Community is word that gets thrown around a lot. It can be used to describe a place or a group of people. For me, tho, community is a feeling. It is a value. And it is probably bigger than you’ve imagined it to be.
First, a definition:
Community - Connection to our work, our environment, and the people around us through a sense of belonging and a shared purpose.
Belonging and shared purposed. Those are the foundation for me. Those are the attributes that describe a community. That delineate one from another. That make it unique. And give it meaning.
When applied broadly you can divide the whole planet into two sets of communities. The first, locational: Our World. The shared experience of being on this Earth, in this Country, or in your Neighborhood. The second, relational: Your Tribe. The people that make your life worth living.
Within those groups, it is up to you to decide what it means to belong and what purpose you share.
At the base level, it’s easy, we all belong to the category of Earth simply because we are here. Because we were born. Belonging is easily defined. What, tho, is our shared purpose? If I’m answering: To care for and protect the Earth we’ve been given. To make sure those who come after us have more opportunity and longevity than those who came before.
At the country level, that’s also easy to define. We (in the US) have founding documents that tell us the shared purpose of our community: To promote the general welfare. Even at this still-foundational level, our membership rests on our work to promote wellness, welfare, and wellbeing. That’s a pretty high bar for our relationships to 300,000,000 strangers. And it colors our connection to everyone else, at every other level. Because our shared purpose only grows as we climb toward the top.
So, what do you say?
How do you define belonging and shared purpose at the neighborhood level? For me, that is all about being willing to offer a hand. Supporting local businesses. Caring about local politics. Opening doors and smiling in the elevator. And keeping the music at a reasonable volume.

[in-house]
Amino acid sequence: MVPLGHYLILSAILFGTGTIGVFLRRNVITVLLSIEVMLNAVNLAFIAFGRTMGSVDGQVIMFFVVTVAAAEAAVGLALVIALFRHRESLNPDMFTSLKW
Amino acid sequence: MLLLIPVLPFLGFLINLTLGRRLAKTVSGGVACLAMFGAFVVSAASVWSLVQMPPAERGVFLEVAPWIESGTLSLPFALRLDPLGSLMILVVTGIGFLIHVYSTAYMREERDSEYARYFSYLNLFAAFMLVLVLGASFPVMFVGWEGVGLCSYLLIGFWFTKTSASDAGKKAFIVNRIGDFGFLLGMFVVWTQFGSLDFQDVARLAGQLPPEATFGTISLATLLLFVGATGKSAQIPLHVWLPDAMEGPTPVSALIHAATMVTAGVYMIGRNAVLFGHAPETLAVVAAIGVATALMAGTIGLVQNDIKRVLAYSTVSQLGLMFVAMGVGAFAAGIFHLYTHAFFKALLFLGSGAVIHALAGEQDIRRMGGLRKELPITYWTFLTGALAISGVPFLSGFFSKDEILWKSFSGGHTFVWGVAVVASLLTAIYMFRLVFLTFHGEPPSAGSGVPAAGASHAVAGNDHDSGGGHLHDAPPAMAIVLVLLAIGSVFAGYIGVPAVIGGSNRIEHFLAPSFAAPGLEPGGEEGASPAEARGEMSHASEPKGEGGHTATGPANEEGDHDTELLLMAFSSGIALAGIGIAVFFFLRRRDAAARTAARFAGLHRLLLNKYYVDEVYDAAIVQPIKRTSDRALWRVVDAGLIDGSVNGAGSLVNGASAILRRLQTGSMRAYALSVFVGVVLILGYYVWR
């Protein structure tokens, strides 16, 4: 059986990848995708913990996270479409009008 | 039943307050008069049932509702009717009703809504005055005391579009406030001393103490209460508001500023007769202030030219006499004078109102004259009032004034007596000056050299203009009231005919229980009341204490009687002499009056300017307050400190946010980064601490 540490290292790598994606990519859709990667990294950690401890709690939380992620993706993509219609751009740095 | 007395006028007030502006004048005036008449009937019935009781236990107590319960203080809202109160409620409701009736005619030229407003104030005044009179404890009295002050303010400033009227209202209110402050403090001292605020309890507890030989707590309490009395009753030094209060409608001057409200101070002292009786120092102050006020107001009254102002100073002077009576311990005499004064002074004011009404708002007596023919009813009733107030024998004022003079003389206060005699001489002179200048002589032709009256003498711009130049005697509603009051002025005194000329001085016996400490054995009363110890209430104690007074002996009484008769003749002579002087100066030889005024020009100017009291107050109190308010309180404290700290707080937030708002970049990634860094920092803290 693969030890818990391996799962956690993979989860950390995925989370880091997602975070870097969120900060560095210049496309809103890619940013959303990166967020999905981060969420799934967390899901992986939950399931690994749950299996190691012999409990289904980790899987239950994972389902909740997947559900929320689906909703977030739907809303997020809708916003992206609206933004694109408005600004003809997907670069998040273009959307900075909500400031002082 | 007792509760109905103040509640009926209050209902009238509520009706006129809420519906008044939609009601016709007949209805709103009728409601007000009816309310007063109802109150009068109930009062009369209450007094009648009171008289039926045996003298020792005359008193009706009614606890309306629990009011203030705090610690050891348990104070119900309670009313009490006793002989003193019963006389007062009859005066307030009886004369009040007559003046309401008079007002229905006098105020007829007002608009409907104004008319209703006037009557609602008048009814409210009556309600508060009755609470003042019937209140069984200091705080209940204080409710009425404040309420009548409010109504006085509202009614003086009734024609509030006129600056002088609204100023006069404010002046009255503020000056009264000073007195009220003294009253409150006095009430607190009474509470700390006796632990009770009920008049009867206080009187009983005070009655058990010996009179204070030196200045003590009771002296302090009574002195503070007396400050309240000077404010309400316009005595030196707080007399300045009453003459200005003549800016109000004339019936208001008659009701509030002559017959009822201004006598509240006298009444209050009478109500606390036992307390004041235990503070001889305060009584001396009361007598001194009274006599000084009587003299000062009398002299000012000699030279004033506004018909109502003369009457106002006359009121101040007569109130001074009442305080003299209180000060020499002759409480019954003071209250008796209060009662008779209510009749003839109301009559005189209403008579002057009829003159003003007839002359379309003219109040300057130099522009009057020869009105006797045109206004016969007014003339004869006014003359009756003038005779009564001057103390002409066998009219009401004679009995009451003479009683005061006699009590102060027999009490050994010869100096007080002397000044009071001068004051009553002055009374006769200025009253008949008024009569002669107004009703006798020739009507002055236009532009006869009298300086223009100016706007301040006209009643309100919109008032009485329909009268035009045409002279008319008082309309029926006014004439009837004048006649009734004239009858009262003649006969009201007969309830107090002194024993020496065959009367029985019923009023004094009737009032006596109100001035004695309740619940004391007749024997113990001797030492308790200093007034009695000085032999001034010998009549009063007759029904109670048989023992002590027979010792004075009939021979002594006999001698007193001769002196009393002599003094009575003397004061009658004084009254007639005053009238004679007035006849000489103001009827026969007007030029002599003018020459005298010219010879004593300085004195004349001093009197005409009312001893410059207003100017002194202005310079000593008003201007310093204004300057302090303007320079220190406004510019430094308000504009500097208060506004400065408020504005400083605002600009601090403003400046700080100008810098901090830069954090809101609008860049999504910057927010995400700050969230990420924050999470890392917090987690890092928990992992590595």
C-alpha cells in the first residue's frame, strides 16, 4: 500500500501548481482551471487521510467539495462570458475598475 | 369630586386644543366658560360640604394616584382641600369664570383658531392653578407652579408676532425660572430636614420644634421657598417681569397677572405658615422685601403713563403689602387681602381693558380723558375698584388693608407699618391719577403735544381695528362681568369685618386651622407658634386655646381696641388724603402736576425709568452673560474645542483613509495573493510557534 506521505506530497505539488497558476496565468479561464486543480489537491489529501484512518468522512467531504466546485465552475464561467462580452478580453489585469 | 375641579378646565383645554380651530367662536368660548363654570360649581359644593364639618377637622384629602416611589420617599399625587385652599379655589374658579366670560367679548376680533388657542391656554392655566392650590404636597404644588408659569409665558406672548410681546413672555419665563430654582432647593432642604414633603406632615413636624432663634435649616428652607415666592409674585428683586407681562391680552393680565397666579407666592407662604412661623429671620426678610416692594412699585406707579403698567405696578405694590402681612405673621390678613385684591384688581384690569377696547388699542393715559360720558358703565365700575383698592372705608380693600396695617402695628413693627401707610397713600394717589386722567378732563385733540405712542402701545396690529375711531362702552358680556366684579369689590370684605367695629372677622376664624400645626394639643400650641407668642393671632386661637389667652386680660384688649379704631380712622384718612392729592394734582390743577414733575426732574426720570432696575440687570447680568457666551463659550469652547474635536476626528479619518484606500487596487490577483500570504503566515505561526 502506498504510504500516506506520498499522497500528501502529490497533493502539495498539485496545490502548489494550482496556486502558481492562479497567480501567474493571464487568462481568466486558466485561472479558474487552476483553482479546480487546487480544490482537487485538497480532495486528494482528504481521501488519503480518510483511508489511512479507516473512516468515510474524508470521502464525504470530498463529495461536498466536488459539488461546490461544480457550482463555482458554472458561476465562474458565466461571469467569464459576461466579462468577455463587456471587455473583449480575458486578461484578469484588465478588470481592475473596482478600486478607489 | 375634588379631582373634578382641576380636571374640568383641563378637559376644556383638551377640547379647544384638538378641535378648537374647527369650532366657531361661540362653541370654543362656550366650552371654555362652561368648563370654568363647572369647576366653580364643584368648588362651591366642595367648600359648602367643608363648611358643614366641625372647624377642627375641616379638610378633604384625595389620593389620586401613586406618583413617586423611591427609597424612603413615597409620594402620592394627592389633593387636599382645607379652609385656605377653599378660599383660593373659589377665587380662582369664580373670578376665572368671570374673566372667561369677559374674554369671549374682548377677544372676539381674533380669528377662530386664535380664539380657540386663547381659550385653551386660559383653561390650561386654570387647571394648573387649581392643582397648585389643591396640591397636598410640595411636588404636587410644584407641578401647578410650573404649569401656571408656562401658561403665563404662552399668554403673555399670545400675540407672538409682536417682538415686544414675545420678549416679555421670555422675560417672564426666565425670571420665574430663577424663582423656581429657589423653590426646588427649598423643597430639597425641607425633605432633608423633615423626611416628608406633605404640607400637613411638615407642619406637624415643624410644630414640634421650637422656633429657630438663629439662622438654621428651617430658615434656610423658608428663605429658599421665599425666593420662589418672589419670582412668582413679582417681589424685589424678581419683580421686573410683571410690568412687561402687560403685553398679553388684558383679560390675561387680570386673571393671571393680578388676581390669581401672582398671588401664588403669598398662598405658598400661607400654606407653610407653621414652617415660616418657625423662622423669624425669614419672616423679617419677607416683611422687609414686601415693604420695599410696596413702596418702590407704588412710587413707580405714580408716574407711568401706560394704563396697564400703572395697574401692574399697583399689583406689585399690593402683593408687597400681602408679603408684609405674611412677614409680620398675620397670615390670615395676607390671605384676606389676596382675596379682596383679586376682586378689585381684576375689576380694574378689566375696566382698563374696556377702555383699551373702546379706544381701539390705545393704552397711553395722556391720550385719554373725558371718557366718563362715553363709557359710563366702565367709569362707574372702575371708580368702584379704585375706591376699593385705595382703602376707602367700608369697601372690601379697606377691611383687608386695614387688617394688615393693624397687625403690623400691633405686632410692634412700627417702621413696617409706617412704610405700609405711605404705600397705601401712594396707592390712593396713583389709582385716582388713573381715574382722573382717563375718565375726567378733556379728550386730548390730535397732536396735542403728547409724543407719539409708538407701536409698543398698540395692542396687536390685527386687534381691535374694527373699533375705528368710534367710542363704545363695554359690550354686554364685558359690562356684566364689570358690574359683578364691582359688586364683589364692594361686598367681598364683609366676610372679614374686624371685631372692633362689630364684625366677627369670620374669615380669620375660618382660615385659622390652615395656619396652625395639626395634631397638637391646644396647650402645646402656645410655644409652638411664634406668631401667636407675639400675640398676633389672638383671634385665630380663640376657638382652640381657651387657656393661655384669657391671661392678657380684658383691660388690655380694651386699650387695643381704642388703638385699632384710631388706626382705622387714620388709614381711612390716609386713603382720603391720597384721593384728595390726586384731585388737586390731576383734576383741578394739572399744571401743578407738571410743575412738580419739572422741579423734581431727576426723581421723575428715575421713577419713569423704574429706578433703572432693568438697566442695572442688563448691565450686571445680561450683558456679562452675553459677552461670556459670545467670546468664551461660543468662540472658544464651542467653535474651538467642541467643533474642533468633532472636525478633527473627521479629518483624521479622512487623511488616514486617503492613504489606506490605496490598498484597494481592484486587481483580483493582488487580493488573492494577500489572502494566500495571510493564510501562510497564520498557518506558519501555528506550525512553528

What about for your colleagues and clients, and the truth-tellers that make up your Profession? How does someone meet you there? Become a part of that community? Are there professional standards? Educational requirements? Mandatory levels of hustle and heart? What purpose do you all share?
Take some time on this one. How do you work with your mentors and mentees? What makes someone a collaborator, a co-workers, and an ideal customer? These all make up the first level of Your Tribe. And your definitions of belonging and shared purpose, here, set the tone for the communities that reside higher still.
Now think about your Support System. Who had the privilege of seeing you when you just started out? Who corrected your errors and forgave your mistakes? Who gave you critical feedback and heart-felt recommendations? How selective are you about who gets into this group? And how do you share in the purpose of propping each other up?
Finally, what does it mean to belong to your Core community? What is the shared purpose up at the tippy top? Who will have the privilege of sipping coffee with you on Saturday morning discussing your hopes and dreams? Who has a place of prominence when you whiteboard out your shared future? And how do you all contribute to fulfilling your purpose?
It’s a lot to think about. And probably too much for one day.
The critical key is that all of our communities rest on a single foundation. Every community is drawn from a single pool of places and populations. And community membership can change in an instant. People who once were only fellow-citizens or Earth’s inhabitants can—in a heartbeat—skyrocket to the top. And people who once were important and consistently present—through a move or a graduation or a falling-out—can trickle back down toward the bottom.
I try to keep that fact in mind when I am considering my own communities.
Maybe you are not my best friend, yet, but you could be. I’ll treat you with the respect that status deserves.
Maybe you are here, now, close, but you might not always be. I will love you with a force that recognizes our time together could be fleeting. I will listen with the intensity needed to learn everything I can from you, while I can.
I will fulfill my part of our purpose while it’s still shared. And I won’t take for granted this feeling of belonging.
Because that’s what community means to me.
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